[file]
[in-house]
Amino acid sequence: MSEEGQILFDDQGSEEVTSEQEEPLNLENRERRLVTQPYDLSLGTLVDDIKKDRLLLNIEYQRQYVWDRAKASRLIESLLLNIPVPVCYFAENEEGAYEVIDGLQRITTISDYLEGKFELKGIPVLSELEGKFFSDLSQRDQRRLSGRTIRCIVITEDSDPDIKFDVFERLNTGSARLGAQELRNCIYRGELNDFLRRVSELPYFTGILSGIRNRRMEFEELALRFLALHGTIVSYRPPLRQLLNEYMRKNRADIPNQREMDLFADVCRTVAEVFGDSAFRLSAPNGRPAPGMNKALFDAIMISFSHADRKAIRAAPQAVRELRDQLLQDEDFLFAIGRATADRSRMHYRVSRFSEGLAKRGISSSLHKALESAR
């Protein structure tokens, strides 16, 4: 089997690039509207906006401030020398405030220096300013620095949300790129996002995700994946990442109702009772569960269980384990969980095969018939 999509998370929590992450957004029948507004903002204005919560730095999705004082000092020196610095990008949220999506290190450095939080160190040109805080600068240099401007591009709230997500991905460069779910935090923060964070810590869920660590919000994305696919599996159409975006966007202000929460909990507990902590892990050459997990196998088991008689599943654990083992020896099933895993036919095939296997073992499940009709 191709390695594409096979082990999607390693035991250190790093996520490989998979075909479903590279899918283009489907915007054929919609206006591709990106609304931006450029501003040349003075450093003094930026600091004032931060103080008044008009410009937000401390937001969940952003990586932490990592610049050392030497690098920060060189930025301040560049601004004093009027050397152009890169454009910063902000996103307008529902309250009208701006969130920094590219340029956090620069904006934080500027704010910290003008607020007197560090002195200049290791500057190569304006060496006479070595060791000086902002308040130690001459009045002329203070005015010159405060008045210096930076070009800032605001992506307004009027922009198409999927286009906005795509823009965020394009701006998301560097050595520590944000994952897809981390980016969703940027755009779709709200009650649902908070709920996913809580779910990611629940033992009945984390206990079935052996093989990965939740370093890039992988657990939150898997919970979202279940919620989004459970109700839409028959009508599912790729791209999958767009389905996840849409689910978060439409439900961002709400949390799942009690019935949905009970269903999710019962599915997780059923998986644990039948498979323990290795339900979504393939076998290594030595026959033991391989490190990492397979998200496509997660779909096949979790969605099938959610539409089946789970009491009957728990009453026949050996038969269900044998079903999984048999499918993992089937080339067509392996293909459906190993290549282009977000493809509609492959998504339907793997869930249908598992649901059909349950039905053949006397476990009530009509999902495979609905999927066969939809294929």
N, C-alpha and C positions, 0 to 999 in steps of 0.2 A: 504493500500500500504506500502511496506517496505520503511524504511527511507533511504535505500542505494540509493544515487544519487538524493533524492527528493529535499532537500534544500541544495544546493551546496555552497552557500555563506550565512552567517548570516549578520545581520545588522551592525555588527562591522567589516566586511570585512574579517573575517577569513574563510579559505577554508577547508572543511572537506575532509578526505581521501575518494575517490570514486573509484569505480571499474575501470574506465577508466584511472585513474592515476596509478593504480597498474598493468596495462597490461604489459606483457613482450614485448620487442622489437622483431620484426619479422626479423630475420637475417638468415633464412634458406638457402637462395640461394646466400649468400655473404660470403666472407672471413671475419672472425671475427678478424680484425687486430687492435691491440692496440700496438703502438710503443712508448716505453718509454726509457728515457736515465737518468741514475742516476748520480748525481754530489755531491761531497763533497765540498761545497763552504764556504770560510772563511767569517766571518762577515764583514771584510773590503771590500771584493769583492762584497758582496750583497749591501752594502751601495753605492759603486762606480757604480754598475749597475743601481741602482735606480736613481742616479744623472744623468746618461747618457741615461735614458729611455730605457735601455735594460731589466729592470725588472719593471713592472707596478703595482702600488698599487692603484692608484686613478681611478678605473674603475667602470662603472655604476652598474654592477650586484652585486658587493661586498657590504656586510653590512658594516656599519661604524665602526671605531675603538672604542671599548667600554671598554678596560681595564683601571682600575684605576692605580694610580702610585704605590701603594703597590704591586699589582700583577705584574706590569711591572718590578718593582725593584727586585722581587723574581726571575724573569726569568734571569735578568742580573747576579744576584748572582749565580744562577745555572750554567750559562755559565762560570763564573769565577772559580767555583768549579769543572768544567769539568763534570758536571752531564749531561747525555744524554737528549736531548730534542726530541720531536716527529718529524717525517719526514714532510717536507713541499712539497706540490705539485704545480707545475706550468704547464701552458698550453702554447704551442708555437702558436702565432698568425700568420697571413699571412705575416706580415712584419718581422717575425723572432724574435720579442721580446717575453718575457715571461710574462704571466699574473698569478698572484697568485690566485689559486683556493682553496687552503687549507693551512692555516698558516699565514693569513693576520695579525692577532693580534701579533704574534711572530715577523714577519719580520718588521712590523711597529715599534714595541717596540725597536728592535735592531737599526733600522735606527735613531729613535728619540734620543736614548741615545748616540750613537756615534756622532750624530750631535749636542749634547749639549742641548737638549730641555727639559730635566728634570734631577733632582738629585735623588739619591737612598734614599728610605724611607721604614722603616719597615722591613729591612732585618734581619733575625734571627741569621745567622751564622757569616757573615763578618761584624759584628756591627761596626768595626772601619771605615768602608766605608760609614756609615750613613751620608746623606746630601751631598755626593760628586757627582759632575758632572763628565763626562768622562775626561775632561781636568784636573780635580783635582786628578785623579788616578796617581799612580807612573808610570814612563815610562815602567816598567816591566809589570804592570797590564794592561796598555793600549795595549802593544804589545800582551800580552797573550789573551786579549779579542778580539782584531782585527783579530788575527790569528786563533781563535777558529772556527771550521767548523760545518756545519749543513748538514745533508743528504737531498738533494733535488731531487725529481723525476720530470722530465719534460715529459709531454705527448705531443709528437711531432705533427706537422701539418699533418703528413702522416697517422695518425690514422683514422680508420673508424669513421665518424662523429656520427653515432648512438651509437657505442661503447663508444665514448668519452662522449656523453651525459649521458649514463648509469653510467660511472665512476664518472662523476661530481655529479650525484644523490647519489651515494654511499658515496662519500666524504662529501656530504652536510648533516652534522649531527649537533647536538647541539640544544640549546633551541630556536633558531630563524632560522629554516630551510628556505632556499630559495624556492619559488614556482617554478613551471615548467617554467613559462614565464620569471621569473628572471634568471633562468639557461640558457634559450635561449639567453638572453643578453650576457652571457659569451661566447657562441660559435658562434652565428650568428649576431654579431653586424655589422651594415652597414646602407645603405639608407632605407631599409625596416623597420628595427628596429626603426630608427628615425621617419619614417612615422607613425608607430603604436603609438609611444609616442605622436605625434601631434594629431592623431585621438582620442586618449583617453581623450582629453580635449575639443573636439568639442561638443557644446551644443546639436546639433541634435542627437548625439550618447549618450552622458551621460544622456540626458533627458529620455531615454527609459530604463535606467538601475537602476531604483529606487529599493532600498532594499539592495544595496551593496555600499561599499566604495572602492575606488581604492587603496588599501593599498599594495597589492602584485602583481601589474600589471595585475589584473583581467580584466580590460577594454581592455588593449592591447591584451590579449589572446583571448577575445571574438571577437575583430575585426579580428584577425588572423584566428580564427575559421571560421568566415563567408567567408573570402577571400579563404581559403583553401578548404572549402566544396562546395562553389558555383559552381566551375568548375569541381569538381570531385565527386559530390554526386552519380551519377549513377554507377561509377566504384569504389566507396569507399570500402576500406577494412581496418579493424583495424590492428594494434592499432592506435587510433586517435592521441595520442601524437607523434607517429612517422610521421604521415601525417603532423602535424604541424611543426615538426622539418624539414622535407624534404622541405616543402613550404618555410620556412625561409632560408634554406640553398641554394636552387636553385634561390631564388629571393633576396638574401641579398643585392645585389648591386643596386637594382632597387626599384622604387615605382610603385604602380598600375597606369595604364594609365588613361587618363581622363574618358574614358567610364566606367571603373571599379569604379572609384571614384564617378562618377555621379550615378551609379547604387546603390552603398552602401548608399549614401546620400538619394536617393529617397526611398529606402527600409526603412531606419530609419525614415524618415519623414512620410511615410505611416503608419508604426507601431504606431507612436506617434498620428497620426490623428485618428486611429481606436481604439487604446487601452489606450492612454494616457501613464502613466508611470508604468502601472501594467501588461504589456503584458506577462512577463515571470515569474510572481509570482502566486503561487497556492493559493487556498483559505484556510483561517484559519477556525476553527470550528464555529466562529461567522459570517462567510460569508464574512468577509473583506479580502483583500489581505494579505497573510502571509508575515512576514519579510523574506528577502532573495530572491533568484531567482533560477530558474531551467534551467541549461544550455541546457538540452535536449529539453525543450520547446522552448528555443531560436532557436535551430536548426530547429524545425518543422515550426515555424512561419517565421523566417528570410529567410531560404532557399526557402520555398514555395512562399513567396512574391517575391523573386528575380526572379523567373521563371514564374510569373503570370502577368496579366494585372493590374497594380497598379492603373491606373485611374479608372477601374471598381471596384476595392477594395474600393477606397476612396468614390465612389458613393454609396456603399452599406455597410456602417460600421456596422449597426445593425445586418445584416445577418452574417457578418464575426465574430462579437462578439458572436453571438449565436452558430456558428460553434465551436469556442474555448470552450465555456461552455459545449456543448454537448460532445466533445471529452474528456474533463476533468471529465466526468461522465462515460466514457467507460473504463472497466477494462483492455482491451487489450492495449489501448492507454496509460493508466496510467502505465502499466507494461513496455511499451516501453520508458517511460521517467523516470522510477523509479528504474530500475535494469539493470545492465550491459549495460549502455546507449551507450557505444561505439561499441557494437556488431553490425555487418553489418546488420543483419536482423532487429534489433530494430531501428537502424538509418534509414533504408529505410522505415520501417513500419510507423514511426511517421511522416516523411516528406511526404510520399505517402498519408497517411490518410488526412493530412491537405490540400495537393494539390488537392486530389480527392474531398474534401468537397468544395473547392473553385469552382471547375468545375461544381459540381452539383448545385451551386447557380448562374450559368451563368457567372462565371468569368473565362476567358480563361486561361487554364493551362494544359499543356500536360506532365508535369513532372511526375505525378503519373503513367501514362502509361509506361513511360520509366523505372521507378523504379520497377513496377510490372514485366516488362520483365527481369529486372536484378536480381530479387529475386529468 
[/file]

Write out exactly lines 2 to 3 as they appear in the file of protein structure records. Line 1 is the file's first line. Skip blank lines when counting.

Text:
Amino acid sequence: MSEEGQILFDDQGSEEVTSEQEEPLNLENRERRLVTQPYDLSLGTLVDDIKKDRLLLNIEYQRQYVWDRAKASRLIESLLLNIPVPVCYFAENEEGAYEVIDGLQRITTISDYLEGKFELKGIPVLSELEGKFFSDLSQRDQRRLSGRTIRCIVITEDSDPDIKFDVFERLNTGSARLGAQELRNCIYRGELNDFLRRVSELPYFTGILSGIRNRRMEFEELALRFLALHGTIVSYRPPLRQLLNEYMRKNRADIPNQREMDLFADVCRTVAEVFGDSAFRLSAPNGRPAPGMNKALFDAIMISFSHADRKAIRAAPQAVRELRDQLLQDEDFLFAIGRATADRSRMHYRVSRFSEGLAKRGISSSLHKALESAR
């Protein structure tokens, strides 16, 4: 089997690039509207906006401030020398405030220096300013620095949300790129996002995700994946990442109702009772569960269980384990969980095969018939 999509998370929590992450957004029948507004903002204005919560730095999705004082000092020196610095990008949220999506290190450095939080160190040109805080600068240099401007591009709230997500991905460069779910935090923060964070810590869920660590919000994305696919599996159409975006966007202000929460909990507990902590892990050459997990196998088991008689599943654990083992020896099933895993036919095939296997073992499940009709 191709390695594409096979082990999607390693035991250190790093996520490989998979075909479903590279899918283009489907915007054929919609206006591709990106609304931006450029501003040349003075450093003094930026600091004032931060103080008044008009410009937000401390937001969940952003990586932490990592610049050392030497690098920060060189930025301040560049601004004093009027050397152009890169454009910063902000996103307008529902309250009208701006969130920094590219340029956090620069904006934080500027704010910290003008607020007197560090002195200049290791500057190569304006060496006479070595060791000086902002308040130690001459009045002329203070005015010159405060008045210096930076070009800032605001992506307004009027922009198409999927286009906005795509823009965020394009701006998301560097050595520590944000994952897809981390980016969703940027755009779709709200009650649902908070709920996913809580779910990611629940033992009945984390206990079935052996093989990965939740370093890039992988657990939150898997919970979202279940919620989004459970109700839409028959009508599912790729791209999958767009389905996840849409689910978060439409439900961002709400949390799942009690019935949905009970269903999710019962599915997780059923998986644990039948498979323990290795339900979504393939076998290594030595026959033991391989490190990492397979998200496509997660779909096949979790969605099938959610539409089946789970009491009957728990009453026949050996038969269900044998079903999984048999499918993992089937080339067509392996293909459906190993290549282009977000493809509609492959998504339907793997869930249908598992649901059909349950039905053949006397476990009530009509999902495979609905999927066969939809294929």